Alberta’s world-class climate policy will drive the oil sands to cleaner production, build momentum heading into the Paris Climate Summit

Sunday, November 22, 2015

Edmonton - Sustainable Prosperity, a national economic think tank and research network, congratulates Alberta Premier Rachel Notley and the Province of Alberta for announcing a world-class climate policy that will lead to cleaner production from the oil sands, and build momentum ahead of the climate talks in Paris. The plan sees Alberta bringing in a substantial carbon price ($30/tonne) across the economy – including oil producers. It will reinvest those revenues boosting clean energy and technology, supporting vulnerable communities and households as they make a transition to a low-carbon future. Notley’s plan is also committed to phasing out coal power (Alberta’s major electricity source) by 2030.

Of particular note, there will be a cap on the CO2 emissions from Alberta’s oil sands, which will stabilize and ultimately reduce emissions.

“This is a globally significant decision. Alberta is now the world’s first major oil producer to put a cap on that industry’s greenhouse emissions, plus a significant carbon price and investment in clean innovation. This signals a serious commitment from the oil sands and the Province to clean up its act,”
--Stewart Elgie, Chair of SP and professor of law and economics at University of Ottawa

“That change won’t happen overnight – it will take some time and a lot of effort -- but Alberta has now put in place the right incentives and support to drive the oil sands to cleaner production. At the same time, the province is taking serious steps to get its own climate house in order,” said Elgie. “Its commitment to phase out coal power, invest in clean energy and technology, and put a significant price on carbon pollution puts Alberta on pace with the world’s leaders when it comes to building a stronger, cleaner economic future.” “This announcement comes at a crucial moment; it raises the bar for other world leaders at next week’s Paris climate summit. If Alberta – the target of global criticism for its so-called ‘dirty oil’ – can change its course, and make a real commitment to cleaner growth and lower carbon emissions, surely other jurisdictions can do the same,” said Elgie.

“This really could change everything.”

Sustainable Prosperity, based out of University of Ottawa, is a national economy-environment think tank and research network. Through research, convening and outreach, it helps to build the knowledge foundation for policies to forge a cleaner, stronger economic future. Its network includes more than 100 scholars from across Canada focused on environment-economy research, and many top global scholars. It also includes over 100 business, policy and environment leaders. SP has built a deep base of expertise on carbon pricing and climate policy; it has advised governments at the local, provincial national and global level, and its research is frequently cited across Canada and the world. Sustainable Prosperity also congratulates Alberta’s Climate Advisory Panel for its remarkable hard work over the past three months in providing the foundation for today’s announcement. The panel’s five members included Stephanie Cairns, Managing Director of Sustainable Prosperity’s Sustainable Communities research, and Gord Lambert, a member of SP’s steering committee.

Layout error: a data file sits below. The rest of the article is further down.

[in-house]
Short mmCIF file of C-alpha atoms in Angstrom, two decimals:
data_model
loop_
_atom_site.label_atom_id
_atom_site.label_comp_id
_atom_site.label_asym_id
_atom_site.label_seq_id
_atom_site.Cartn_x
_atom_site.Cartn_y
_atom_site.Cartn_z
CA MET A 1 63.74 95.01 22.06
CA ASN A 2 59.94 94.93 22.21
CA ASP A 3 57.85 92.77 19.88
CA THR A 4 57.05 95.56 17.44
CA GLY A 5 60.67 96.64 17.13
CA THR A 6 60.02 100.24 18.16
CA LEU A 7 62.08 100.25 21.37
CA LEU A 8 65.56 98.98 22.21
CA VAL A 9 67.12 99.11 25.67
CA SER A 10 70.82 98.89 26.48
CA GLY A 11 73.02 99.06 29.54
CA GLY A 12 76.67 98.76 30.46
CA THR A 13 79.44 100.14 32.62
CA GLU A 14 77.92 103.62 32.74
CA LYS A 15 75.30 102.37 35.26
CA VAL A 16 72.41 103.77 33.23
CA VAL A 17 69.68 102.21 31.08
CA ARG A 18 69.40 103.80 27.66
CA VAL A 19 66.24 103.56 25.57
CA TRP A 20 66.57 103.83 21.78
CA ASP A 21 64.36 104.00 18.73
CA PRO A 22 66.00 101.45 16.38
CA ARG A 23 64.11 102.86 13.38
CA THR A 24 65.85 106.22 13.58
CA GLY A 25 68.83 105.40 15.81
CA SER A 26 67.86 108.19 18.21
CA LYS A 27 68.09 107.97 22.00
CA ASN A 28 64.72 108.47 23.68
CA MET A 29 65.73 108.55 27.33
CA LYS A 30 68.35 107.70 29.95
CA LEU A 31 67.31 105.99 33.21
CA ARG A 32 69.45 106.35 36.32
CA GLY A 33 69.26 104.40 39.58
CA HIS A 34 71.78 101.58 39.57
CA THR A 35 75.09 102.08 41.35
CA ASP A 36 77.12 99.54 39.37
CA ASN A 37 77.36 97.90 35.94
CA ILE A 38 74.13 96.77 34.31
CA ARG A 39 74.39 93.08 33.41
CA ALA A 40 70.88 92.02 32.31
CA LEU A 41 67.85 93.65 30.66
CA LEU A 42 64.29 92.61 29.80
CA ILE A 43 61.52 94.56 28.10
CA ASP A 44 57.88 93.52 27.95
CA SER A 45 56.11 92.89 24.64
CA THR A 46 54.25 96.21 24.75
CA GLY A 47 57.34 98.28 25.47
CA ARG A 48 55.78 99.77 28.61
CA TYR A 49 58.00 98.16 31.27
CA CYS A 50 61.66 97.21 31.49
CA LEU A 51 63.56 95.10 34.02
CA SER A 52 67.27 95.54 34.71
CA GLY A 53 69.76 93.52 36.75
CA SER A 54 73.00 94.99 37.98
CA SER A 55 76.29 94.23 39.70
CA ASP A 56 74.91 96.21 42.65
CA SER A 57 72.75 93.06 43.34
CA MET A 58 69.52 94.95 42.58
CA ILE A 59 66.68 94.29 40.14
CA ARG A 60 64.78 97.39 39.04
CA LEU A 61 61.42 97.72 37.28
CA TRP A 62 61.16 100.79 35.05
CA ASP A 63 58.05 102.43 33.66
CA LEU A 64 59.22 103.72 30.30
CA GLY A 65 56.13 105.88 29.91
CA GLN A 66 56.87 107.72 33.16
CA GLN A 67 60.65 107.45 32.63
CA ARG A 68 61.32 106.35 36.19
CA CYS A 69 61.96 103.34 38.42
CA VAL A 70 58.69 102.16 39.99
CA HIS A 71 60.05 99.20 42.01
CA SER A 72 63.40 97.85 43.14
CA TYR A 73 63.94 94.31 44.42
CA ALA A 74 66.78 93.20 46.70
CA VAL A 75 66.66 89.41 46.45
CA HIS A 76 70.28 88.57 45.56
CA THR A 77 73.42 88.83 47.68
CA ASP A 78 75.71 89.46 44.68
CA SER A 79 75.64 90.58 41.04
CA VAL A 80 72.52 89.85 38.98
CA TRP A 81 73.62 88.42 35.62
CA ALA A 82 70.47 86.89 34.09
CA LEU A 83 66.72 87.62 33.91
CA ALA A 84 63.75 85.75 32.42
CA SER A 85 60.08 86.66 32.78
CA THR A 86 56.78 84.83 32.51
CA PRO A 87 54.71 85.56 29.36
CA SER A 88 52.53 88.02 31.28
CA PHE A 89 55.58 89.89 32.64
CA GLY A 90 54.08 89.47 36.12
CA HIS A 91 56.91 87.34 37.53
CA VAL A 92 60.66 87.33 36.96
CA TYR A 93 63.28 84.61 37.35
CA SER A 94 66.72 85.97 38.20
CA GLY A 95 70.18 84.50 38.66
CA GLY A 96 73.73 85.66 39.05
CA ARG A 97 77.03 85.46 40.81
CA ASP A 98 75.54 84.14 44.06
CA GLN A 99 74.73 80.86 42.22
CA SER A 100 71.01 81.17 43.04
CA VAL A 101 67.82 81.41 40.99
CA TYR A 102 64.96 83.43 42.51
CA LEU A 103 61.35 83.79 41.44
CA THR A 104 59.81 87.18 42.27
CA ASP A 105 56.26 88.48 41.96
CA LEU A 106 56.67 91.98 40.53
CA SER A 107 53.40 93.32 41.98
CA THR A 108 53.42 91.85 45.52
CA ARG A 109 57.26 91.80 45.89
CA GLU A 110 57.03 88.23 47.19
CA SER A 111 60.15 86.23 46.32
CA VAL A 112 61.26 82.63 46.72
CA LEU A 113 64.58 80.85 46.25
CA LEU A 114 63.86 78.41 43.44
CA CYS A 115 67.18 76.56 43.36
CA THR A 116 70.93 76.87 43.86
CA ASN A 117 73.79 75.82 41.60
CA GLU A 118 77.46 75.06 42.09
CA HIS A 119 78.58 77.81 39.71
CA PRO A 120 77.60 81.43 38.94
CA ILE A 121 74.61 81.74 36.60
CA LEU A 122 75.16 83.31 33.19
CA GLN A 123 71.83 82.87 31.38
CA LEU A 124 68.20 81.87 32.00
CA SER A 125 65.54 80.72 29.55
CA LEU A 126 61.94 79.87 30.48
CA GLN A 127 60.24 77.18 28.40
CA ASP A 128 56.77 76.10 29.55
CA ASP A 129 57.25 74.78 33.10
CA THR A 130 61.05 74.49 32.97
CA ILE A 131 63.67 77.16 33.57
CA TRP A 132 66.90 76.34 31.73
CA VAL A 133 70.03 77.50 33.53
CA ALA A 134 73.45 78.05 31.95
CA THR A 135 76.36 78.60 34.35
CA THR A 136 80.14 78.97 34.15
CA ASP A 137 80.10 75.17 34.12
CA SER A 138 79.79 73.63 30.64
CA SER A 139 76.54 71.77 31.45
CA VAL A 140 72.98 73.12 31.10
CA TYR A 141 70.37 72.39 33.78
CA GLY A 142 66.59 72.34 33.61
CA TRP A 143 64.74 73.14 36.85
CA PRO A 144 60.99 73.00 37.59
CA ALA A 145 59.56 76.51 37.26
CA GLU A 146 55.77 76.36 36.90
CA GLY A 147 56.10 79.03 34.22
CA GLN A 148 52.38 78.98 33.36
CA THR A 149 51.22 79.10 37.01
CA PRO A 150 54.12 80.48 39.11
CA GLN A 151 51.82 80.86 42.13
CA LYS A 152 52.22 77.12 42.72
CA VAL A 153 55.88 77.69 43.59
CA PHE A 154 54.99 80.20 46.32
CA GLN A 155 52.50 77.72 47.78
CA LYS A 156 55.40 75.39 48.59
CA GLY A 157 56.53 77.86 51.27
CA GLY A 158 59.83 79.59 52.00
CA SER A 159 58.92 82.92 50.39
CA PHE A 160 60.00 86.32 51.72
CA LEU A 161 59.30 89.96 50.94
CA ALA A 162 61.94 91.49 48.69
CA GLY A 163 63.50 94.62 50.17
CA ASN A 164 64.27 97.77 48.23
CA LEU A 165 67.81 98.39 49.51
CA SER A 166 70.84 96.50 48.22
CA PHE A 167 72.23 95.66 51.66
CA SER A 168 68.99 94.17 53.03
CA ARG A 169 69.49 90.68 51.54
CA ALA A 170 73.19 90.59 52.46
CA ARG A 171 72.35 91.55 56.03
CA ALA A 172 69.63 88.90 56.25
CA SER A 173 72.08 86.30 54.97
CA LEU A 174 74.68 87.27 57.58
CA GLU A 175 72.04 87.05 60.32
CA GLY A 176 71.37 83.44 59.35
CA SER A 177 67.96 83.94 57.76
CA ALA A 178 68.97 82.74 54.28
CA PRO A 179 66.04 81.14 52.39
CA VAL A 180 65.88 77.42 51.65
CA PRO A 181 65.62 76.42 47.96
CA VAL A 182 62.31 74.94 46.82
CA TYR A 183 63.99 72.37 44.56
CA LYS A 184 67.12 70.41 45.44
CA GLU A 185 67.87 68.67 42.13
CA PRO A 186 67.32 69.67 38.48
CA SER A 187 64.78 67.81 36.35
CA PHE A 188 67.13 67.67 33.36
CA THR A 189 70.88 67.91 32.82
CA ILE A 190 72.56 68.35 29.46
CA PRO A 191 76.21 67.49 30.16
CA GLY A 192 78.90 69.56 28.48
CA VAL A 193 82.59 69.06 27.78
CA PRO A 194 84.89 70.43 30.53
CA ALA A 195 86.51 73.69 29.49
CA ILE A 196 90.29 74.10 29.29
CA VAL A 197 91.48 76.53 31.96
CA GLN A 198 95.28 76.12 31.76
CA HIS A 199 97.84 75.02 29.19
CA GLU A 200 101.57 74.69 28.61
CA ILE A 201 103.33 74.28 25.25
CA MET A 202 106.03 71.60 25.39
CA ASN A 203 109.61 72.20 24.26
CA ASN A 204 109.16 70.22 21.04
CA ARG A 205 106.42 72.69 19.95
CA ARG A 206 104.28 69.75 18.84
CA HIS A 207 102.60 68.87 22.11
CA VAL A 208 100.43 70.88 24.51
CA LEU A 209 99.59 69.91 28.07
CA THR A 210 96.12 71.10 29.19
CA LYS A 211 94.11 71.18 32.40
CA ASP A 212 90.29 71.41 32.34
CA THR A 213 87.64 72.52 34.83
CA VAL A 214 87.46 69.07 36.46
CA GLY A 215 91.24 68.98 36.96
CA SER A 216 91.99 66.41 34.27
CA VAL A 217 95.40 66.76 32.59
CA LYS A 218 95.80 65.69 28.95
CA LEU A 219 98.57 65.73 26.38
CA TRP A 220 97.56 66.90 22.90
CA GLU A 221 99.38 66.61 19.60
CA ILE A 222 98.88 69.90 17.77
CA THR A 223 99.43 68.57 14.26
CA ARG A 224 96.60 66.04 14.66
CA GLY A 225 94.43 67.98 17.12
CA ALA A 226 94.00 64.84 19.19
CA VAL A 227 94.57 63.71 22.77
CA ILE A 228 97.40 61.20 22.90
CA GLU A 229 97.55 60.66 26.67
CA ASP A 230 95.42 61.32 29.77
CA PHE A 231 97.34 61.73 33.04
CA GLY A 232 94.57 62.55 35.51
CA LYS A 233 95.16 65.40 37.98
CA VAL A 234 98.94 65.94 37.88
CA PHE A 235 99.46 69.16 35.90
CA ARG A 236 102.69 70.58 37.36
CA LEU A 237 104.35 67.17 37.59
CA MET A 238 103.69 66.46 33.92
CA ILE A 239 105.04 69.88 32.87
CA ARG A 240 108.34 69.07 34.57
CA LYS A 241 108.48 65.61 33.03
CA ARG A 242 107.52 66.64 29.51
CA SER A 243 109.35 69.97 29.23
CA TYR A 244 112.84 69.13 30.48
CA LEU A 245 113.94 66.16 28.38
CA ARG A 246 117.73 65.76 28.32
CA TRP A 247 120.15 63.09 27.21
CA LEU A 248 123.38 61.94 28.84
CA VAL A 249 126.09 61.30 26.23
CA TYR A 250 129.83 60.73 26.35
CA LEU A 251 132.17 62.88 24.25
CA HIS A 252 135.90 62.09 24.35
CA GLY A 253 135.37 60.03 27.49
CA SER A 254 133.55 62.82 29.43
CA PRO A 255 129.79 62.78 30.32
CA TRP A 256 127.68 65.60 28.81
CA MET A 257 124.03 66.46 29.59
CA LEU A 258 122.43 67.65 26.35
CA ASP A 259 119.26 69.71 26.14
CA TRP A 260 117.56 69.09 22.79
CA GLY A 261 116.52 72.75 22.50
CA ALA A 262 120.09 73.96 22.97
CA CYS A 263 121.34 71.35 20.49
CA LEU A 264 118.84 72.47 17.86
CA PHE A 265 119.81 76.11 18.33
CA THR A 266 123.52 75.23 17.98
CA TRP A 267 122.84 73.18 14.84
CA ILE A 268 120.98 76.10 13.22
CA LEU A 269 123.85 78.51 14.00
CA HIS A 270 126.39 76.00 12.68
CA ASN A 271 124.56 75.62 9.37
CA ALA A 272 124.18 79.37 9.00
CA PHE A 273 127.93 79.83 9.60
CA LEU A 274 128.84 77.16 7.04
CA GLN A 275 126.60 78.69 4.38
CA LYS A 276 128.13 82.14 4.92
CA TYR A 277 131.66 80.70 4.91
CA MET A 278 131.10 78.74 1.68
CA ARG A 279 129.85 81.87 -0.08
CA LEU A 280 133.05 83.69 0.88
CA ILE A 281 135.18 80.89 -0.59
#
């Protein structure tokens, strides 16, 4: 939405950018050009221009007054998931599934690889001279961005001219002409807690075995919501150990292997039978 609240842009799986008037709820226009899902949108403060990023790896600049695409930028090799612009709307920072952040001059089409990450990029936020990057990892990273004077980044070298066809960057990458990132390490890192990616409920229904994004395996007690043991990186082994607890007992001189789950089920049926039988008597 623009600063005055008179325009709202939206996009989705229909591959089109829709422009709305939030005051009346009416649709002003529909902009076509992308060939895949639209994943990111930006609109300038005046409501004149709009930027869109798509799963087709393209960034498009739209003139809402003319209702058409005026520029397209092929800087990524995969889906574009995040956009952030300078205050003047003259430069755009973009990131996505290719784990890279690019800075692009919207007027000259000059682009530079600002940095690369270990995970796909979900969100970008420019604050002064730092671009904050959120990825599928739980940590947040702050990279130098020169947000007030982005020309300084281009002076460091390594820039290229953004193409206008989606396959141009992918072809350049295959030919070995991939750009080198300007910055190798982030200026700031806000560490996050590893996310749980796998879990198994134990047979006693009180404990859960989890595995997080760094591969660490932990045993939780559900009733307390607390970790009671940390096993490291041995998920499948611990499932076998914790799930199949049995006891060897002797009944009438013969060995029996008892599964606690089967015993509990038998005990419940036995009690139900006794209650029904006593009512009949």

For more information and to arrange interviews:

Melanie Coulson
Director of Communications
Sustainable Prosperity
(613) 562-5800 ext. 1189 (office)
(613) 462-3375 (cell)

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Image source: Luc Forsyth, Flickr

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About the Project

The goal of this project is to shed light on the relationship between economic activity and the environment by exploring the linkages between changes in our natural capital and our measures of productivity generally, and through the construction of an environmentally adjusted measure of productivity specifically.

While it is now commonly accepted that economic activity and the state of our environment are linked, many economic measures still fail to incorporate the environment – both the things we draw from it and the pollution we release into it. By developing and calculating measures of productivity that include natural capital, Canada may be able to better understand these linkages. This, in turn, may lead to the identification of strategies that can help Canada become more efficient and innovative in the use and protection of natural capital, and thus more productive and more prosperous.

Using the forestry sector as a case study, this project aims to construct an environmentally adjusted measure of multifactor productivity. In doing so, we aim to add another layer of understanding to the environmental and economic performance of this sector. The proposed measure will have relevance to the Canadian economy as a whole.